Variability and memory of protein levels in human cells
Harvard Medical School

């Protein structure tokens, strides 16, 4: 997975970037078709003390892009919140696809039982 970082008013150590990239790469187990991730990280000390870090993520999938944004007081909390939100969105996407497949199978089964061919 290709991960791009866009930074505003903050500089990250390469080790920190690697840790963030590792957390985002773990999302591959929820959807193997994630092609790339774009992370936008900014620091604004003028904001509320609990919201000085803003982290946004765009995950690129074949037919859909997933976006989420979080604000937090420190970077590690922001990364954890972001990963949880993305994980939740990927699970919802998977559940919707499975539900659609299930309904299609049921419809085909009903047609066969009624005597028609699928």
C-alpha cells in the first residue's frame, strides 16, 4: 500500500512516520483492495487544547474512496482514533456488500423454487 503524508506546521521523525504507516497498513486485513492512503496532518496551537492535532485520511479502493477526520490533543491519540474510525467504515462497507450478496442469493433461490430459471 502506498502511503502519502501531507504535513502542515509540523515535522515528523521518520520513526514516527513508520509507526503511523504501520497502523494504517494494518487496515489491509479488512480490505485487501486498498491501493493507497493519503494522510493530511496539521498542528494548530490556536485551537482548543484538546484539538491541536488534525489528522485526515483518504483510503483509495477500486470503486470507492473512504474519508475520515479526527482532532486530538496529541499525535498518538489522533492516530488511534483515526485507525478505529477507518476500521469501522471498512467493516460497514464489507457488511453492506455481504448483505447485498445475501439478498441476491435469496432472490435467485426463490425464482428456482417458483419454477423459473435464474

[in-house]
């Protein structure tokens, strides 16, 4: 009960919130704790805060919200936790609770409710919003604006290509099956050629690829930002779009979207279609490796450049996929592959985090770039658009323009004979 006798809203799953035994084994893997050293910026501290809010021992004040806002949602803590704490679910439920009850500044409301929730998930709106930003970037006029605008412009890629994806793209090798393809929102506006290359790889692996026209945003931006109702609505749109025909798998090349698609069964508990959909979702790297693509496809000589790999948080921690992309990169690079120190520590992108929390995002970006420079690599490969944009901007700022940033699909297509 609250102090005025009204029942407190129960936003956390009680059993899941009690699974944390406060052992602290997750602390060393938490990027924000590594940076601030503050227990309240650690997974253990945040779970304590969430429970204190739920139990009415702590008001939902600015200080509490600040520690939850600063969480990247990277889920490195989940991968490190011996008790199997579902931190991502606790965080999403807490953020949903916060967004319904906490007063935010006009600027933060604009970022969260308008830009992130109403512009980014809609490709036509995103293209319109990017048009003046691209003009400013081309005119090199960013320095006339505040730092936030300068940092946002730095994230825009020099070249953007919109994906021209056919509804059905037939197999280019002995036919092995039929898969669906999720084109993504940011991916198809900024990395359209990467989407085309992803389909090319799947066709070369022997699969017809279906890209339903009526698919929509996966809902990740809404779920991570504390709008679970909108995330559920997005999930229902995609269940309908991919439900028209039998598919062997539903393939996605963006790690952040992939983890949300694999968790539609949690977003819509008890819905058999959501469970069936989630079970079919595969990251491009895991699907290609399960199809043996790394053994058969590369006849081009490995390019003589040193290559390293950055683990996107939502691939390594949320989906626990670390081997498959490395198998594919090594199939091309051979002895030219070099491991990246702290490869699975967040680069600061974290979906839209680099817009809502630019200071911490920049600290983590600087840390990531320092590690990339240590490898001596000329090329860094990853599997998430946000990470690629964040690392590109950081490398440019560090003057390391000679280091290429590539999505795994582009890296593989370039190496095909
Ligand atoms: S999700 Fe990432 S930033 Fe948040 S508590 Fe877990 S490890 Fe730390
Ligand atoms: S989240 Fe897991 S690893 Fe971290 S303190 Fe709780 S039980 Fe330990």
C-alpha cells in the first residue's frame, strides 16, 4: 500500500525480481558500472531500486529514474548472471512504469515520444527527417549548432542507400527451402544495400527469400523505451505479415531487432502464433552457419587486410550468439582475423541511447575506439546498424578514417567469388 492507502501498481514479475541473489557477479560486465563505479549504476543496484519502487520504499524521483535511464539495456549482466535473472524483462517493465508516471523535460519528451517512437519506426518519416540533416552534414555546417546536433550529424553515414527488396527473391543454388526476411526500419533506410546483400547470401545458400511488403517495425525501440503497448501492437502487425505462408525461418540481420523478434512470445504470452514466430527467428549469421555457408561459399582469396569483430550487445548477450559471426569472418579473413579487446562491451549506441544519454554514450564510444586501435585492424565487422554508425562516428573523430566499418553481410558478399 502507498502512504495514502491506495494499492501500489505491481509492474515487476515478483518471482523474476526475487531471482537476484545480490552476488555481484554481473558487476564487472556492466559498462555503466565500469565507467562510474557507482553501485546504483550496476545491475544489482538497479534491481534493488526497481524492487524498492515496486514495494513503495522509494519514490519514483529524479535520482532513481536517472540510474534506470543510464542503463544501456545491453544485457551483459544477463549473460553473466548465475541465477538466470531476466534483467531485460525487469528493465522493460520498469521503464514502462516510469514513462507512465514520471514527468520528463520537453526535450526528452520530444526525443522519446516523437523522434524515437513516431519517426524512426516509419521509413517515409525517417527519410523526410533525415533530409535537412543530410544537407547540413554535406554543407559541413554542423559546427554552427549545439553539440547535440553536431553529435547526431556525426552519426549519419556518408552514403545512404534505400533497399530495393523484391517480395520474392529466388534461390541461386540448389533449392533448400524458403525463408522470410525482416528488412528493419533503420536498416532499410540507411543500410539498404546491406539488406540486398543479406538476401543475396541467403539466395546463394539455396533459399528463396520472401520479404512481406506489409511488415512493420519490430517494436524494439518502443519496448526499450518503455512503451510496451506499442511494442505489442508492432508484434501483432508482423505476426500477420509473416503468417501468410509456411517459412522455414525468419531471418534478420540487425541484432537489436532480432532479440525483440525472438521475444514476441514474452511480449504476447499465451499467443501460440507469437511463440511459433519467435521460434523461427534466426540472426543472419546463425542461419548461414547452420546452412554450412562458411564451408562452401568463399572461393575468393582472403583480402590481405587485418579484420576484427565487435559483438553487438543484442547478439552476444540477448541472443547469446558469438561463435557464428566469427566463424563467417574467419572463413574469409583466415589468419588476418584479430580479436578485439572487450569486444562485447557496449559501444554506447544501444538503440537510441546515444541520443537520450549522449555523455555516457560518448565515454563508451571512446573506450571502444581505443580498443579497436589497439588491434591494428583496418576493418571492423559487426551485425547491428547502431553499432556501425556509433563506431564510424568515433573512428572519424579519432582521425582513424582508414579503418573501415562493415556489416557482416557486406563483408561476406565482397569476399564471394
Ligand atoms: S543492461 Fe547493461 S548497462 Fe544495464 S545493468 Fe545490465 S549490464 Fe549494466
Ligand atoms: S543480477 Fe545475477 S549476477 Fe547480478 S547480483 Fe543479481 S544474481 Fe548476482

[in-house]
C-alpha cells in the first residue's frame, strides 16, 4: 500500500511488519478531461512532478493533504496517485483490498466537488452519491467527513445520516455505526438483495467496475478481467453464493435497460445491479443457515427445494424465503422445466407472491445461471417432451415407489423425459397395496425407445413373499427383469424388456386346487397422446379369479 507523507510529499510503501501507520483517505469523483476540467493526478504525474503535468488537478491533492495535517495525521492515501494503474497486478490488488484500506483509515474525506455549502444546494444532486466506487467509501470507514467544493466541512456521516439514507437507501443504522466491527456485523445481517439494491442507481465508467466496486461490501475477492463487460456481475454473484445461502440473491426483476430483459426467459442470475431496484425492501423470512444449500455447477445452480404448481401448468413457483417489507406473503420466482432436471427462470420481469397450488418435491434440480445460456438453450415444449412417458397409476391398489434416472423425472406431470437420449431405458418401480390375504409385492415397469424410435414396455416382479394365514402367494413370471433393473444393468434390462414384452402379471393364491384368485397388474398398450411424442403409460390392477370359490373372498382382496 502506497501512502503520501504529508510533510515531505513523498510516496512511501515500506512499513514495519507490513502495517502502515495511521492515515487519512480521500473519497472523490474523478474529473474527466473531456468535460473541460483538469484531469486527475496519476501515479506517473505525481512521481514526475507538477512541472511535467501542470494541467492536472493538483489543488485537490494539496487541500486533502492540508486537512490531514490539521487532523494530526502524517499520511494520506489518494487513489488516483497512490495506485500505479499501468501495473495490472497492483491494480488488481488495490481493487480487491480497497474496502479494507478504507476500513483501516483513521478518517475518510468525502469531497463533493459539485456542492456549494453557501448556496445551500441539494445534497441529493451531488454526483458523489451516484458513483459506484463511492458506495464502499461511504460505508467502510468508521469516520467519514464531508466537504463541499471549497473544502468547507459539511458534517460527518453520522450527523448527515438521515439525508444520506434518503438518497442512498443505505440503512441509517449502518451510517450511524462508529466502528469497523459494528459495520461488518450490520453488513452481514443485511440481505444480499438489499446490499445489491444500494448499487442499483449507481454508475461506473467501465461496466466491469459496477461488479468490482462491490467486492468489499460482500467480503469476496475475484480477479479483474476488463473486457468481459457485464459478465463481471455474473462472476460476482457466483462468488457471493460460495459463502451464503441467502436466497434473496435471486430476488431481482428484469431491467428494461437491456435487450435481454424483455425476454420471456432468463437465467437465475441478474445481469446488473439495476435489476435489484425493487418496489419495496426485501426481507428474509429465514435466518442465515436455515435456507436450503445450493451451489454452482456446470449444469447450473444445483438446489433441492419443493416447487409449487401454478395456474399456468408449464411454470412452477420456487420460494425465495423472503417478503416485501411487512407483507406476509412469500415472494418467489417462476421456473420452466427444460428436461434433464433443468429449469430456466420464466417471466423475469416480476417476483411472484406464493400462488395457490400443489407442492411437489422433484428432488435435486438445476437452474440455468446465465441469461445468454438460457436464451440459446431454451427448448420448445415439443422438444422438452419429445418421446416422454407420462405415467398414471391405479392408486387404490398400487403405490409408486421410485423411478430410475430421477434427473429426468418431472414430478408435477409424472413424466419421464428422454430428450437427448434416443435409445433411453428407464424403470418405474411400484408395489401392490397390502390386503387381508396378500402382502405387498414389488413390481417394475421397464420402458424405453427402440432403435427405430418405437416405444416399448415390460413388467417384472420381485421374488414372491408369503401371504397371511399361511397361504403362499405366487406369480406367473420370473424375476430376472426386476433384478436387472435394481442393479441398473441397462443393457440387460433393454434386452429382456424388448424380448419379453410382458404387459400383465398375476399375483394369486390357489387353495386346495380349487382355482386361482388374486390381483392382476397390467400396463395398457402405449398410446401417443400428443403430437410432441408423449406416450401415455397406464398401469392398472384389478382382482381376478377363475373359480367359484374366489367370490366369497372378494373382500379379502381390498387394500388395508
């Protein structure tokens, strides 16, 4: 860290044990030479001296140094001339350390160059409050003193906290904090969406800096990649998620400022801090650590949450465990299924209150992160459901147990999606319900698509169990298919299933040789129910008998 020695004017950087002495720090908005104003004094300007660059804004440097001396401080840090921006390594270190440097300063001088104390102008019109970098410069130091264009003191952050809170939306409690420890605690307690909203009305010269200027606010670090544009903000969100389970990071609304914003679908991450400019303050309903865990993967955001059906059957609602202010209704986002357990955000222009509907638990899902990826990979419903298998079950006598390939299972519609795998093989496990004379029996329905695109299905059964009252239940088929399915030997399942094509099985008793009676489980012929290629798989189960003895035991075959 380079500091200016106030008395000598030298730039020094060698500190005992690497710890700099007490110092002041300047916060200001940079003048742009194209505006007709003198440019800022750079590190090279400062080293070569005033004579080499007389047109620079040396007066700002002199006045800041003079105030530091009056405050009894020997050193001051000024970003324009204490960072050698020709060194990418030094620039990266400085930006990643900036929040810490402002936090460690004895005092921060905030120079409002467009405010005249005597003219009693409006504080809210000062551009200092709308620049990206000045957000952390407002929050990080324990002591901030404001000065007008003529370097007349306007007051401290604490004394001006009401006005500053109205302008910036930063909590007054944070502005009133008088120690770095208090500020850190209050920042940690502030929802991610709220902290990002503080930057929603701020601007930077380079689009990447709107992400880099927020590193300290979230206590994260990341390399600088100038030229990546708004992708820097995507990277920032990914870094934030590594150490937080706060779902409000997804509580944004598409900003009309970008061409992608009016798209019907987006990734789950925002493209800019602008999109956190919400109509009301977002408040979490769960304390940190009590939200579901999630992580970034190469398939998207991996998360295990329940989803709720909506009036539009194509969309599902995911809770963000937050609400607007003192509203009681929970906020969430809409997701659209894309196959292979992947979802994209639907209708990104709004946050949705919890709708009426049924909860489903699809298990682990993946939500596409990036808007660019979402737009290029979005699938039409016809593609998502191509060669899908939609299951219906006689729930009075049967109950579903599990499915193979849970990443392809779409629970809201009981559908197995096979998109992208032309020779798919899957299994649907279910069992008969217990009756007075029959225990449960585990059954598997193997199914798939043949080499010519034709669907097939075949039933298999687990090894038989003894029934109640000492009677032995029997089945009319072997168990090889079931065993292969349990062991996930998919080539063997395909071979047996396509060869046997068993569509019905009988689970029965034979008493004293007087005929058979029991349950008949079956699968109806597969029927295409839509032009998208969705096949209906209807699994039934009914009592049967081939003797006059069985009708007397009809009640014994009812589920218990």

Quantitative understanding of protein networks requires the measurement of endogenous protein dynamics in living cells. We developed a method to measure concentration and localization dynamics of proteins expressed from their endogenous chromosomal locations in individual human cells. A library of over 200 cell clones, each with a different gene tagged with yellow fluorescent protein (YFP), was constructed. Each clone expressed a full length protein tagged with retrovirally delivered YFP as an internal exon. The fluorescently tagged proteins were tracked over several cell cycles in individual cells by time-lapse microscopy and image analysis tools. Synchronization of the cells was achieved in-silico by aligning the dynamics of each cell between consecutive divisions. We observe widespread (40%) cell-cycle dependence of nuclear protein levels. We also quantified cell-cell variability, otherwise masked by assays that average over cell populations. We found cell-cell variability with a standard deviation that ranged, for different proteins, between 15% and 30% of the mean. Protein levels mixing time was found to be longer than 2 generations (over 40 hours) for many proteins. Such persistent memory in protein fluctuations may underlie individuality in cell behavior and set a timescale needed for signals to fully affect every member of a cell population. The present approach opens the possibility of studying, on the proteomic scale, the spatio-temporal behavior and variability of proteins in individual human cells.
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